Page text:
Greene G.,Scripps College
Perspectives in Biology and Medicine | Year: 2011
As the world watched the Fukushima reactors release radionuclides into the ocean and atmosphere, the warnings of Dr.Alice Stewart about radiation risk and the reassurances of Sir Richard Doll assumed renewed relevance.Doll and Stewart, pioneer cancer epidemiologists who made major contributions in the 1950s-he by demonstrating the link between lung cancer and smoking, she by discovering that fetal X-rays double the chance of a childhood cancer-were locked into opposition about low-dose radiation risk.When she went public with the discovery that radiation at a fraction of the dose "known" to be dangerous could kill a child, her reputation plummeted, whereas Doll, foremost among her detractors, was knighted and lauded as "the world's most distinguished medical epidemiologist" for his work. Their lives and careers, so closely intertwined, took contrary courses, he becoming "more of the establishment" (as he said), while she became more oppositional.When it was discovered, after his death, that he'd been taking large sums of money from industries whose chemicals he was clearing of cancer risk, his reputation remained unscathed; it is now enshrined in the "Authorized Biography" (2009) commissioned by theWellcome Institute, along with Doll's denigration of Stewart as an "embittered" woman and biased scientist. Stewart lived long enough to see radiation science move her way, to see international committees affirm, in the 1990s, that there is no threshold beneath which radiation ceases to be dangerous; recent evidence from Chernobyl is bearing out her warnings. But a look at the making and breaking of these reputations reveals the power of status, position, and image to shape scientific "knowledge" and social policy. © 2011 by The Johns Hopkins University Press.
Maillot P.,University Paris - Sud |
Perrot A.,University Paris - Sud |
Hartley A.,Scripps College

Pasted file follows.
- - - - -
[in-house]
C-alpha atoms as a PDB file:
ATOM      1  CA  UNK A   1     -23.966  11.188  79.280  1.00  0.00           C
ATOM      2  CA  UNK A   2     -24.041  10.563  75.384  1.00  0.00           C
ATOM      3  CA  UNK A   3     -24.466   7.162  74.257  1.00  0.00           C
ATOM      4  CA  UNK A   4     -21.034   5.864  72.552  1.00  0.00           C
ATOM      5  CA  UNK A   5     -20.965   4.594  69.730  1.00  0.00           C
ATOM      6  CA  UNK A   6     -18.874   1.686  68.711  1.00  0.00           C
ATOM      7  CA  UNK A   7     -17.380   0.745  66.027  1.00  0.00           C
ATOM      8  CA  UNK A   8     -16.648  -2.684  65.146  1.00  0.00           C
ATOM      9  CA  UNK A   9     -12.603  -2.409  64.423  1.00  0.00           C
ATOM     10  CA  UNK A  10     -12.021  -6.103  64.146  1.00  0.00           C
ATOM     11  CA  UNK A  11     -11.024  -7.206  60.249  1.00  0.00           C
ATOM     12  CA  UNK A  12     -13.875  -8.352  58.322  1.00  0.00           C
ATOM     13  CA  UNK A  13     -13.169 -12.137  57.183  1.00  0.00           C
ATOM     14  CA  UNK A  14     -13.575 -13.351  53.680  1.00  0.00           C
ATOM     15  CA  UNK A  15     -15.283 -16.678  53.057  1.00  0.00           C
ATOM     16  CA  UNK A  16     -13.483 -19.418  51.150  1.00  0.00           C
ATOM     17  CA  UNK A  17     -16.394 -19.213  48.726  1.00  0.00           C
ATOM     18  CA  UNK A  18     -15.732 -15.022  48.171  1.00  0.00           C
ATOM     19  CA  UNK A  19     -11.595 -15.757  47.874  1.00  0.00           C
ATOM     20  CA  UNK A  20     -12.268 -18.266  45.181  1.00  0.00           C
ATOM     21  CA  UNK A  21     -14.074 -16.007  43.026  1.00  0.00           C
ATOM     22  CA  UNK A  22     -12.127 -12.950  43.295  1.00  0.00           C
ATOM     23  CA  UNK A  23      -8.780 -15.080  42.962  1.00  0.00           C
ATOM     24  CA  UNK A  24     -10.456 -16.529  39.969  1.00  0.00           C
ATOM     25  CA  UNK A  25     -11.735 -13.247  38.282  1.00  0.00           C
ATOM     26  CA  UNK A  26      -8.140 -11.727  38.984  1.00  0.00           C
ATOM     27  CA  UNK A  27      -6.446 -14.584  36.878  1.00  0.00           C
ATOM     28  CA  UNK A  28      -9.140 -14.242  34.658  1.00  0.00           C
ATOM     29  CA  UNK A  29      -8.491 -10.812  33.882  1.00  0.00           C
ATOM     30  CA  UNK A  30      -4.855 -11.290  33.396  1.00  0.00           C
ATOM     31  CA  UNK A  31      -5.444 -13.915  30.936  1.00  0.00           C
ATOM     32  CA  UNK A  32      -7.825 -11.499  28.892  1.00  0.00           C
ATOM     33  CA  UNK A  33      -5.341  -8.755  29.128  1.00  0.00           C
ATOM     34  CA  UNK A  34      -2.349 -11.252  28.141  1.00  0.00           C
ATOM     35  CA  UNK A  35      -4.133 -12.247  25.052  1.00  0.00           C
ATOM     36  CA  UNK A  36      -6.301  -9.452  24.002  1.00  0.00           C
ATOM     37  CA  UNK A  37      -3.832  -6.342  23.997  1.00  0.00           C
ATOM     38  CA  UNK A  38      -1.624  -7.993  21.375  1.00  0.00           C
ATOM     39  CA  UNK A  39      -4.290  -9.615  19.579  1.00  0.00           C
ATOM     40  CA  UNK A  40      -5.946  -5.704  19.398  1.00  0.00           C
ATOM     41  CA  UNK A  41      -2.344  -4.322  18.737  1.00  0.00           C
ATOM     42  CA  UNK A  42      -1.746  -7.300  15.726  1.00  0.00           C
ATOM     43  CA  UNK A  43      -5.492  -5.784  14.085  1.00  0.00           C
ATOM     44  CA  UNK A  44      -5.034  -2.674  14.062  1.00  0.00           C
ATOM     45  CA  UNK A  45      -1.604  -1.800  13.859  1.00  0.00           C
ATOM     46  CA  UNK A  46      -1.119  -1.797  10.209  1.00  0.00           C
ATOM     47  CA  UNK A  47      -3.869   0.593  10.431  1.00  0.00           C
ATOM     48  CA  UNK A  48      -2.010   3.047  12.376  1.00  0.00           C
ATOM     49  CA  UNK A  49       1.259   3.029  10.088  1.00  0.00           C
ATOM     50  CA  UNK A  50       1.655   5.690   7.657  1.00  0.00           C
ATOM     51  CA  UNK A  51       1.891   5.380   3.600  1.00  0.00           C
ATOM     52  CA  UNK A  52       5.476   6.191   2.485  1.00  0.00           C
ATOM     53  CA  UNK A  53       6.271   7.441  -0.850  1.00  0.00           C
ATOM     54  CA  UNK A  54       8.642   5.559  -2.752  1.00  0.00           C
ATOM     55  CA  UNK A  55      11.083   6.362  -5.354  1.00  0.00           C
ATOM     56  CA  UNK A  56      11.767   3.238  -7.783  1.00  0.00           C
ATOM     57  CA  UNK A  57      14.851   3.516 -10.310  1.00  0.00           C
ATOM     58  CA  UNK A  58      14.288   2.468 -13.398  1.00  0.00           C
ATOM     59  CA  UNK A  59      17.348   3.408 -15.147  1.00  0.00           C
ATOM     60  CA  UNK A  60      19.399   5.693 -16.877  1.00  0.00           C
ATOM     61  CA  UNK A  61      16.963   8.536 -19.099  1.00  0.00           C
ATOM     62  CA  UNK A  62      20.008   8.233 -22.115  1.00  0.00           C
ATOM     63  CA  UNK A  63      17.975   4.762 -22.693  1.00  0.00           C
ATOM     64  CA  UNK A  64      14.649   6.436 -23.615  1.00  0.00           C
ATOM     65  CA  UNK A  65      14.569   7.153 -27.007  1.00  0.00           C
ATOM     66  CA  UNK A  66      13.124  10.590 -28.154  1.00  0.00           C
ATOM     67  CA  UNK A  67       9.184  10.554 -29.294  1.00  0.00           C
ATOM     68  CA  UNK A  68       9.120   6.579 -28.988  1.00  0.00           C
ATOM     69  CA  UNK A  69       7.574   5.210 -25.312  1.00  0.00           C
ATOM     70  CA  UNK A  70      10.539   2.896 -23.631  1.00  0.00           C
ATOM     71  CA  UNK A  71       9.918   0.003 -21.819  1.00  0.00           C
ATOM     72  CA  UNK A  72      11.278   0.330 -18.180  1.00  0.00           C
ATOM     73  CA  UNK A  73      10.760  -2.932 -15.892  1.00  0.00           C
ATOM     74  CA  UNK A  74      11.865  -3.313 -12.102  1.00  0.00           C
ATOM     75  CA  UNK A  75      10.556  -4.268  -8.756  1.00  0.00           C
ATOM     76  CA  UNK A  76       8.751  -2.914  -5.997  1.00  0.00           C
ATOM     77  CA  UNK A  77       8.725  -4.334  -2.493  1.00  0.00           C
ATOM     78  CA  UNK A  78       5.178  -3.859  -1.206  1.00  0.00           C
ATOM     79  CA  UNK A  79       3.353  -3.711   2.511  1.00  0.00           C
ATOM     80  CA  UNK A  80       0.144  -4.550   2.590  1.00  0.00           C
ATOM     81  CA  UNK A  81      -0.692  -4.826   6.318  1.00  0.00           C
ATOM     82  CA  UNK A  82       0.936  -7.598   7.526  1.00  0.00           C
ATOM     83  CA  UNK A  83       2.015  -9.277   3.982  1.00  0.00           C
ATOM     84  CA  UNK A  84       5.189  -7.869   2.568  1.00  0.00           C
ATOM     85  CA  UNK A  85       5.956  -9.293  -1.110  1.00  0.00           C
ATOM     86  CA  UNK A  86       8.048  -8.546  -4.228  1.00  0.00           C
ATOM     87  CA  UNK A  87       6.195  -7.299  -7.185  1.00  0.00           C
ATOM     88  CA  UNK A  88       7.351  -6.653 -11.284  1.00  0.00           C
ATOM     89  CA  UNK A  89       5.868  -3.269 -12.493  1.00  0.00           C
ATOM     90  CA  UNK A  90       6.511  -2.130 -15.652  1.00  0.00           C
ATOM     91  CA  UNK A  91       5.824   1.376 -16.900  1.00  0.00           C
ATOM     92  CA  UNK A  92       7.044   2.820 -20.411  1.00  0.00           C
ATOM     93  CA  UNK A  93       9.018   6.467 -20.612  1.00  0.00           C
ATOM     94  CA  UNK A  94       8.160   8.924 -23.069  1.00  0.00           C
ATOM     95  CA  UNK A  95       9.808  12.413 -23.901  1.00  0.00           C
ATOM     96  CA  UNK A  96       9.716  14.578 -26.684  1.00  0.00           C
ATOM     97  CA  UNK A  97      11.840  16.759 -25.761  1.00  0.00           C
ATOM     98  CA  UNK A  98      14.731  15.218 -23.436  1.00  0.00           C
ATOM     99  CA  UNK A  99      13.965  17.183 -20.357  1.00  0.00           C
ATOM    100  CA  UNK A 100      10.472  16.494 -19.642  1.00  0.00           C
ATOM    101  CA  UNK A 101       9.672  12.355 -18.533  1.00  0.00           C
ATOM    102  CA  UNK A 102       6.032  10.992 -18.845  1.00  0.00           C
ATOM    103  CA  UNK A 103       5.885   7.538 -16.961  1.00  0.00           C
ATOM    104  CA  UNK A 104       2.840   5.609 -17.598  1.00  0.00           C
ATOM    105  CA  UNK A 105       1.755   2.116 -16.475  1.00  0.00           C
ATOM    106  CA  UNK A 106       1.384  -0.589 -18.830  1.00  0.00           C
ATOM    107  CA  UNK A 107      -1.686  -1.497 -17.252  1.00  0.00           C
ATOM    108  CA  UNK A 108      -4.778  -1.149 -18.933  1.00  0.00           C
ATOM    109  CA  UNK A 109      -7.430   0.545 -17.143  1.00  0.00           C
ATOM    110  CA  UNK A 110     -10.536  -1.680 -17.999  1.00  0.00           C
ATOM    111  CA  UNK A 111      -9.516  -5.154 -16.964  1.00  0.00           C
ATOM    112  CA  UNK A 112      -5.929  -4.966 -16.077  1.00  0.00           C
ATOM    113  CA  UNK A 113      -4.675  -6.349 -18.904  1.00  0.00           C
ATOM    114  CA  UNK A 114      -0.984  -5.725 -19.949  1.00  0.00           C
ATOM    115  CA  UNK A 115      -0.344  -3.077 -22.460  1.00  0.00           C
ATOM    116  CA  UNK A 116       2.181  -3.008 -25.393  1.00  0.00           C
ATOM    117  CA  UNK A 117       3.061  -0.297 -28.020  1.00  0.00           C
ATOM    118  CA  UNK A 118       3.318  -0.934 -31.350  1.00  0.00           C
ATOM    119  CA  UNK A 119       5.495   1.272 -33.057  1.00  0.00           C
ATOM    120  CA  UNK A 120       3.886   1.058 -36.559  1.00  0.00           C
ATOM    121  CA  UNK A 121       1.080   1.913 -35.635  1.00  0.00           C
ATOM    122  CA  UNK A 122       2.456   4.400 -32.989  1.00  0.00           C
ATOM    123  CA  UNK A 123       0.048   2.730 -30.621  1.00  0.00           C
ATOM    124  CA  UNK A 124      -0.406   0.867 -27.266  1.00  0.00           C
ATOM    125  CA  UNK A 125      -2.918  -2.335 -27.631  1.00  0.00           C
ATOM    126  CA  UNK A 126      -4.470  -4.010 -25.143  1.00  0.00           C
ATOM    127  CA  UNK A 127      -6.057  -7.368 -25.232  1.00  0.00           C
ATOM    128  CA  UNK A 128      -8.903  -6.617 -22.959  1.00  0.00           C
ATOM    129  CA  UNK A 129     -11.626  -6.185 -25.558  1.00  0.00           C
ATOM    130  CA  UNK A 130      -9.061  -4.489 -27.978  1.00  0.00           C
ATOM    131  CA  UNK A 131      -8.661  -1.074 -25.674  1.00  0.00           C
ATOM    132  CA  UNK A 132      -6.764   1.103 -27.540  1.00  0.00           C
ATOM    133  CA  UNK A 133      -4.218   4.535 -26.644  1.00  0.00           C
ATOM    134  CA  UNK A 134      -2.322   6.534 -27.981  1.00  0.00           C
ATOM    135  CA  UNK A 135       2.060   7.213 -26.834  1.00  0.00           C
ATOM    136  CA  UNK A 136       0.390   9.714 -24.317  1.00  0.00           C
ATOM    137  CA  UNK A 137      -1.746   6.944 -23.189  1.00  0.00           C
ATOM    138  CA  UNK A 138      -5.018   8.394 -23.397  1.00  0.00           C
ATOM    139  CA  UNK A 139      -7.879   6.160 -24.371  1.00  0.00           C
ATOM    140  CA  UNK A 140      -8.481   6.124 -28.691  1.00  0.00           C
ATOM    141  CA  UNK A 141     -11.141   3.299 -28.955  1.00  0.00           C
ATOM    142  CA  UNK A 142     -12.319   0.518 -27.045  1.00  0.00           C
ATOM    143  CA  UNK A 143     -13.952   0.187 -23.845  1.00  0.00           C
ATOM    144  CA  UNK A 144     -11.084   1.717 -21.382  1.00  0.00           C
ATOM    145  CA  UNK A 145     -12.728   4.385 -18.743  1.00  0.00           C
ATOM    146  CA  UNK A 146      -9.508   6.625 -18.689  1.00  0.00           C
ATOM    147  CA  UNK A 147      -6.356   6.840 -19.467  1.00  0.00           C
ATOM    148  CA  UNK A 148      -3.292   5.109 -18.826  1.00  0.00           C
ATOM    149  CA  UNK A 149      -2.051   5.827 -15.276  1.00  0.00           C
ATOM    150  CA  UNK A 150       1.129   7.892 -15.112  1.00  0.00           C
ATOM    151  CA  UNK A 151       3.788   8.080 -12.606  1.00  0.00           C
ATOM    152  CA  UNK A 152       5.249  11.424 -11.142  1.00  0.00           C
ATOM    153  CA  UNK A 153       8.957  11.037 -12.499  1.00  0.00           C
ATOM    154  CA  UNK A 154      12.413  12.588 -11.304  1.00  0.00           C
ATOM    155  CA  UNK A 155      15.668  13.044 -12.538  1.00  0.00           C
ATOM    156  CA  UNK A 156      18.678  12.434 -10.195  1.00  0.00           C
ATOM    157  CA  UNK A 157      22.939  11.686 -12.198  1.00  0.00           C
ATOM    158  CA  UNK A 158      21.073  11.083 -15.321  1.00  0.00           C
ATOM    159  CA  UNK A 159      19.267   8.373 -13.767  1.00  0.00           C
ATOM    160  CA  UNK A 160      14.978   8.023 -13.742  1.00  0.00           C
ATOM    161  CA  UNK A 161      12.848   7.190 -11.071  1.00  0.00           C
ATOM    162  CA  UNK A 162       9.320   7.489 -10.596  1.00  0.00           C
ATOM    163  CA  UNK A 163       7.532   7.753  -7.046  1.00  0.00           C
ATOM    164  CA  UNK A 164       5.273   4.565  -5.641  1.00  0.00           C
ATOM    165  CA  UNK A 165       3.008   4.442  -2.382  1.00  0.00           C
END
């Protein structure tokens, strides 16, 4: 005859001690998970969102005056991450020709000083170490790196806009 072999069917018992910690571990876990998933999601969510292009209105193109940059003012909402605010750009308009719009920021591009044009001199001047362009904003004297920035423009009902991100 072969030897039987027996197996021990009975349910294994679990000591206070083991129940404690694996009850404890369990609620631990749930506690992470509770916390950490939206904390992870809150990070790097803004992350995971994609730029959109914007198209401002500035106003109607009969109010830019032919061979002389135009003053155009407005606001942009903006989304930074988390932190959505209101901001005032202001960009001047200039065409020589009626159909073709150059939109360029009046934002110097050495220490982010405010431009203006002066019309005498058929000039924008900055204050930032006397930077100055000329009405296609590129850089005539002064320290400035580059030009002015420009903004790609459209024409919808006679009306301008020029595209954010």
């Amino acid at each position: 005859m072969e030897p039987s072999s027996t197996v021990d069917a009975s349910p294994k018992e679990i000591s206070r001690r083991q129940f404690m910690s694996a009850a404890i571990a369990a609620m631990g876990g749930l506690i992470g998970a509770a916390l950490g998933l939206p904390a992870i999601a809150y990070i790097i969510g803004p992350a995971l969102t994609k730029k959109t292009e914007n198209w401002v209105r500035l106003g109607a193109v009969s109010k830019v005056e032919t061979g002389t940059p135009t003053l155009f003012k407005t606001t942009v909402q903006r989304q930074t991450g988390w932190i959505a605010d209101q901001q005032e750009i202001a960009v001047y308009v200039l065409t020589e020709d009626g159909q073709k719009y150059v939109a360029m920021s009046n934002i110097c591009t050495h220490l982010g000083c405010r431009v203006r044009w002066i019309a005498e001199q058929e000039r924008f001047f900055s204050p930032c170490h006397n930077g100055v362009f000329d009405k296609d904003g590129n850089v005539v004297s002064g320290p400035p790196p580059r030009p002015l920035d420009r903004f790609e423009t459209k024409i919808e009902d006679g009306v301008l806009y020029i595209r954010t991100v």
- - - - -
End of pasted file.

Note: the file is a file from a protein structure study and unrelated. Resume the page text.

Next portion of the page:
Psychology and Aging | Year: 2012
The purpose of the present study was to assess the potential of exergame training based on physically simulated sport play as a mode of physical activity that could have cognitive benefits for older adults. If exergame play has the cognitive benefits of conventional physical activity and also has the intrinsic attractiveness of video games, then it might be a very effective way to induce desirable lifestyle changes in older adults. To examine this issue, the authors developed an active video game training program using a pretest-training-posttest design comparing an experimental group (24 x 1 hr of training) with a control group without treatment. Participants completed a battery of neuropsychological tests, assessing executive control, visuospatial functions, and processing speed, to measure the cognitive impact of the program. They were also given a battery of functional fitness tests to measure the physical impact of the program. The trainees improved significantly in measures of game performance. They also improved significantly more than the control participants in measures of physical function and cognitive measures of executive control and processing speed, but not on visuospatial measures. It was encouraging to observe that, engagement in physically simulated sport games yielded benefits to cognitive and physical skills that are directly involved in functional abilities older adults need in everyday living (e.g., Hultsch, Hertzog, Small, & Dixon, 1999).